By Neil Sherwin
Juventus celebrate winning the 1995-96 Champions League final vs Ajax
In the early to mid-90s I wasn’t fortunate enough to be subscribed to the new wave of football hysteria that was Sky Sports so my Sunday afternoon football fix came via the ever-exciting ‘Football Italia’ on Channel 4. A combination of the live action and James Richardson’s preceding Saturday morning round-up/preview show meant I had, in football terms, slightly broader horizons than my school mates.
It wasn’t just the football that was interesting; it was the shirts as well. Sampdoria, Roma, Genoa, Parma… it seemed that all the clubs in Serie A were competing for the ‘Best Dressed’ award.
That generation of kit designers spawned some absolute classics but for me the lure of the black and white of Juventus was too hard to resist. A combination of Alessandro Del Piero and the fine tailoring of Kappa couldn’t be beaten, and the obsession only escalated further when Zinedine Zidane rose to prominence in the same colours.
The 1995-97 Juve home shirt with the black square on the back was perfect for a number 10 or 21; however my favourite of the Juve shirts isn’t one of their traditional home offerings.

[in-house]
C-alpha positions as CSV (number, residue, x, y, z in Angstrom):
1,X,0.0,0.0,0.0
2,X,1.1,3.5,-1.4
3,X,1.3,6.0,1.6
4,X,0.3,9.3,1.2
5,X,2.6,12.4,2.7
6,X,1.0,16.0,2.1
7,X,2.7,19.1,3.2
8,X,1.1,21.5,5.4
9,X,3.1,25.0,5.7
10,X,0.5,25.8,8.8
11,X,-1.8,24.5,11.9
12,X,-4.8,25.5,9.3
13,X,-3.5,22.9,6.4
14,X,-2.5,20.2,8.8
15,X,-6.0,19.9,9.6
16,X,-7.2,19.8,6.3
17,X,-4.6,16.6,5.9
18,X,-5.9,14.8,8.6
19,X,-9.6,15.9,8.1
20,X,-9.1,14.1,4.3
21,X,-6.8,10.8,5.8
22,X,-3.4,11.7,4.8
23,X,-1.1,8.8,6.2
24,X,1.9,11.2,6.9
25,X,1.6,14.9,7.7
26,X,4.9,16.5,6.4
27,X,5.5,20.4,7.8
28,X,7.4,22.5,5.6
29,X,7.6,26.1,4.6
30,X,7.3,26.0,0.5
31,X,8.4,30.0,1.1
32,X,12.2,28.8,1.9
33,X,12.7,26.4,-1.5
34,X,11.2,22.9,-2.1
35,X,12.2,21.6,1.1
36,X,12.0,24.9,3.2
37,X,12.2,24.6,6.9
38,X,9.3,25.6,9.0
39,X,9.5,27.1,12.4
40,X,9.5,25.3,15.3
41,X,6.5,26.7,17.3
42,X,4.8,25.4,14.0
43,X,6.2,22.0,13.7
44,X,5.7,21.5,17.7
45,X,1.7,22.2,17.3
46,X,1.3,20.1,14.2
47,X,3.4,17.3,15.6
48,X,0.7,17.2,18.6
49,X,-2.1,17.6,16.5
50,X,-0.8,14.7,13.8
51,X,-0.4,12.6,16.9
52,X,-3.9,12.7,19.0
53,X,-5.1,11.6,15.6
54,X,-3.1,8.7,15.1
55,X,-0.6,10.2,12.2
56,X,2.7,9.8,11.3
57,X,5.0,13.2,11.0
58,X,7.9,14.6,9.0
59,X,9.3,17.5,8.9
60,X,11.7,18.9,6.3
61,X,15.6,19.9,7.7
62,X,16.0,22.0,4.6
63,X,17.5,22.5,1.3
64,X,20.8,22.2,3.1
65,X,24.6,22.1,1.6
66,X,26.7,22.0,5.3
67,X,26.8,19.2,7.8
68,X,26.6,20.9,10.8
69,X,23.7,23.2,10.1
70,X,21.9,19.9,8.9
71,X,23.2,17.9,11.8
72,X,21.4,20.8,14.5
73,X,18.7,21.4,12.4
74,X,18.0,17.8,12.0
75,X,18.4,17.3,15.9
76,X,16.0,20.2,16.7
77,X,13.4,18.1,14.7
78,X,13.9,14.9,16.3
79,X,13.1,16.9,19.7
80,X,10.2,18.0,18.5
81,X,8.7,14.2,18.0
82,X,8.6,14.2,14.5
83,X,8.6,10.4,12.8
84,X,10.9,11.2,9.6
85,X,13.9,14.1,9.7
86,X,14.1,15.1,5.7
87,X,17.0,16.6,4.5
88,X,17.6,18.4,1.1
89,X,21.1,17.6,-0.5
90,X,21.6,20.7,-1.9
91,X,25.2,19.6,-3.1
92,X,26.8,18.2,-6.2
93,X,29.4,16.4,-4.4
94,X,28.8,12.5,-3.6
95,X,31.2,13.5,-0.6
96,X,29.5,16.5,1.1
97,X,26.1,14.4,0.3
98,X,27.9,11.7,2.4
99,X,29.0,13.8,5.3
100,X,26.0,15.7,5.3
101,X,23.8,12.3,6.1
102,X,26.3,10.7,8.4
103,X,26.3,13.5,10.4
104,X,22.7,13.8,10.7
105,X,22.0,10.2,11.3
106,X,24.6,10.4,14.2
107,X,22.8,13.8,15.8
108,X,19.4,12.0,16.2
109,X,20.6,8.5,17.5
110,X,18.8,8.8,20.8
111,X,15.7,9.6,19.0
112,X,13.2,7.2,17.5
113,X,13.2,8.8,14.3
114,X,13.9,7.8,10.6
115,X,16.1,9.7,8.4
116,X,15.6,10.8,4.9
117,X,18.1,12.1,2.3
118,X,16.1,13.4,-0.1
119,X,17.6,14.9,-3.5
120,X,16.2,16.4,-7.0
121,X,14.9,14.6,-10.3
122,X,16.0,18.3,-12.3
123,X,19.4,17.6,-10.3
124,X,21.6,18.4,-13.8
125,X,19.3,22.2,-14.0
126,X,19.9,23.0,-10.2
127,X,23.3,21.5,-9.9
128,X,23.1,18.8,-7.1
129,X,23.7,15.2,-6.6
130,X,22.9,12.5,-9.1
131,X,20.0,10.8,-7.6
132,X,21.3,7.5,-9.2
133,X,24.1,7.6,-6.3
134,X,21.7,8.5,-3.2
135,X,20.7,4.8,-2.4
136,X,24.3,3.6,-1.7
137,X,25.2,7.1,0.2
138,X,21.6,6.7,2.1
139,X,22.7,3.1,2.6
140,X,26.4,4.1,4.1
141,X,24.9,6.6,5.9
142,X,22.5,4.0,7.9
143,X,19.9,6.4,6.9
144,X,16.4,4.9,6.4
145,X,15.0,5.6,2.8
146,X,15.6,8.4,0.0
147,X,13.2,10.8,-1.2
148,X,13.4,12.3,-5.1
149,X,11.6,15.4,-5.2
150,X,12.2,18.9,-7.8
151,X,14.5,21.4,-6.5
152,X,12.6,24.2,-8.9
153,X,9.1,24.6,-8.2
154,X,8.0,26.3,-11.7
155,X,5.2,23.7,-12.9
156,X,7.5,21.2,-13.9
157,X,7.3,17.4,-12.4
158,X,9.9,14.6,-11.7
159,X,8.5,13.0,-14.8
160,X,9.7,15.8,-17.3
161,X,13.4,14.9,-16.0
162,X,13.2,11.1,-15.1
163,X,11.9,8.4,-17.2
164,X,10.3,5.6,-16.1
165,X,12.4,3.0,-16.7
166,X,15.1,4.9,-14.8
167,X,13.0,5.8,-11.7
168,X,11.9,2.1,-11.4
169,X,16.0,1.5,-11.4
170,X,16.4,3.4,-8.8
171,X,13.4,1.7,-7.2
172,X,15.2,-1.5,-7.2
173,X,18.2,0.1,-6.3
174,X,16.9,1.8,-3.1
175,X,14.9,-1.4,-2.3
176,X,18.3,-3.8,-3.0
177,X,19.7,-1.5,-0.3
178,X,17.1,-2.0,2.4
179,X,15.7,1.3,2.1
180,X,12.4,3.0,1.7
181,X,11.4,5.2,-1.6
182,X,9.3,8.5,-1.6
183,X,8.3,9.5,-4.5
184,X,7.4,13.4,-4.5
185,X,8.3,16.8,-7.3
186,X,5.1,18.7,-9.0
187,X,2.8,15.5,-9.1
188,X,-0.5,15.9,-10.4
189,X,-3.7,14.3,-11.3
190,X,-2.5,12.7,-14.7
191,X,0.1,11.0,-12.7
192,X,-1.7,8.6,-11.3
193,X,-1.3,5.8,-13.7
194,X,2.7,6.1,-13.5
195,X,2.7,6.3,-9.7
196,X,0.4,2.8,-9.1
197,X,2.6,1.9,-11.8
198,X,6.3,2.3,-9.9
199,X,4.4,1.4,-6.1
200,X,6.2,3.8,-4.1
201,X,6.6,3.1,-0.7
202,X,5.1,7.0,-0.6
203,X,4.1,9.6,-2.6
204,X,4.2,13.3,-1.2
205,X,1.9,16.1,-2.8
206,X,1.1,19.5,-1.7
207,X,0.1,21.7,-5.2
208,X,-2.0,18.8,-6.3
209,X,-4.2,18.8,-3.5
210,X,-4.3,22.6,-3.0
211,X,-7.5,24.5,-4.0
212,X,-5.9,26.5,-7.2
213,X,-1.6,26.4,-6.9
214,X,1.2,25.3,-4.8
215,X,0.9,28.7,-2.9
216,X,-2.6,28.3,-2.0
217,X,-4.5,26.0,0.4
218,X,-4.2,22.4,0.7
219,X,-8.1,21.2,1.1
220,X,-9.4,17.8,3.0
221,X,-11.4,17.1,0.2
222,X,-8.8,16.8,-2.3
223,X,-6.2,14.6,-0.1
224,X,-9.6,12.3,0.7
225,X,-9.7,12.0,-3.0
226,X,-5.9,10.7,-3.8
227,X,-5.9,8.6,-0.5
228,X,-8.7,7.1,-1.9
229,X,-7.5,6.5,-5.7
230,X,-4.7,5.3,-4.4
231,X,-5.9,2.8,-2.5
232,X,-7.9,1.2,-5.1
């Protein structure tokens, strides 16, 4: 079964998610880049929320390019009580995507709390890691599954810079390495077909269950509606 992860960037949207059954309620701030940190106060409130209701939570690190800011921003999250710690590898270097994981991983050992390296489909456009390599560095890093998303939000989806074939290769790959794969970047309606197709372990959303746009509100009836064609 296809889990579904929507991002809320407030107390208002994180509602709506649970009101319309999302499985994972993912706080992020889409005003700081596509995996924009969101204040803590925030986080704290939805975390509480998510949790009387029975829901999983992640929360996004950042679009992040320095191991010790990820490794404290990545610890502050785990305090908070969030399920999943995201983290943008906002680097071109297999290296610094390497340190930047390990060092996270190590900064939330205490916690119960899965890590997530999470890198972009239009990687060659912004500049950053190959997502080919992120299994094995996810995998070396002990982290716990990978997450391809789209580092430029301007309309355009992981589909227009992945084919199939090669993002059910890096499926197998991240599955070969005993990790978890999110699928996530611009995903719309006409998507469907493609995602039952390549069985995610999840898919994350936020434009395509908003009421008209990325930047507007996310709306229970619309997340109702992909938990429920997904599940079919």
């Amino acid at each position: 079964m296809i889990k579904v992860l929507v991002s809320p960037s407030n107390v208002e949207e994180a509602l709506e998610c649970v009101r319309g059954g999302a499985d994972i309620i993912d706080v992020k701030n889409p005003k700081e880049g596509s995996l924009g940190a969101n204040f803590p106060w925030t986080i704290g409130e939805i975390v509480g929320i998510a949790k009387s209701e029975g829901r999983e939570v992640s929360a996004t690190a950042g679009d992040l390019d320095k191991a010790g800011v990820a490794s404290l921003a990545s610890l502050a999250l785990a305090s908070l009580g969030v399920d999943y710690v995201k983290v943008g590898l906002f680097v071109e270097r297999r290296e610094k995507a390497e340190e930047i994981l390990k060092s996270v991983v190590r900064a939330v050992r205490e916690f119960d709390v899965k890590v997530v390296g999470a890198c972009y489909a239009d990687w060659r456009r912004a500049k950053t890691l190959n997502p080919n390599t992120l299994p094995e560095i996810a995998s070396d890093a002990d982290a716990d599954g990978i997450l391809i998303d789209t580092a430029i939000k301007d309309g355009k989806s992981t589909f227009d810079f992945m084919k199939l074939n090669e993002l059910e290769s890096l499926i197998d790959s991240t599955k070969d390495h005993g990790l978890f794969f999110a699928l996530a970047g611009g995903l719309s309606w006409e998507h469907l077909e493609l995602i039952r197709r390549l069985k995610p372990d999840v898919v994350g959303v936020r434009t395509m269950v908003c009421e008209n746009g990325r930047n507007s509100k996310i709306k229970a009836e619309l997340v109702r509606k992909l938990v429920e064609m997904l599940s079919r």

The crème de la crème for me is the 1995-96 blue and yellow away shirt. I’ve always thought that particular mix of colours went well together (Parma had the combination down to a tee at that time as well) and Kappa absolutely nailed it with that effort. The giant yellow star on each shoulder, each one representing ten domestic league titles, was a very prominent display of Juve’s success, while the only hint of the club crest was subtly placed on the neck of the shirt.
It’s probably best known for being the shirt Juve wore when they won the 1996 European Cup Final on penalties against Ajax, so as well as looking great it’s also associated with success. Indeed, the shirt even managed to go all the way up to eleven in terms of ‘coolness’ when Fabrizio Ravanelli followed up his goal in that final with a combination of his best Marco Tardelli impression and a famous shirt-over-the-head celebration. The only slight blemish on the kit, apart from Angelo Di Livio’s shorts-less celebrations when receiving the trophy, was the white printing used for names and numbers on the back. Yellow would have been a lot smarter, but that’s just me being picky.
Sadly, it’s not one of the many shirts I currently own, though it’s not for the want of trying, having lost out on a couple of eBay auctions.
One day it will be mine.
Neil is co-editor of the splendid BackPageFootball
More in the fav kits series:
Football writers/bloggers (and indeed Pies readers), if you would like to contribute to this series with a short piece (250-500 words) on your favourite ever football kit, then email me: firstname.lastname@example.org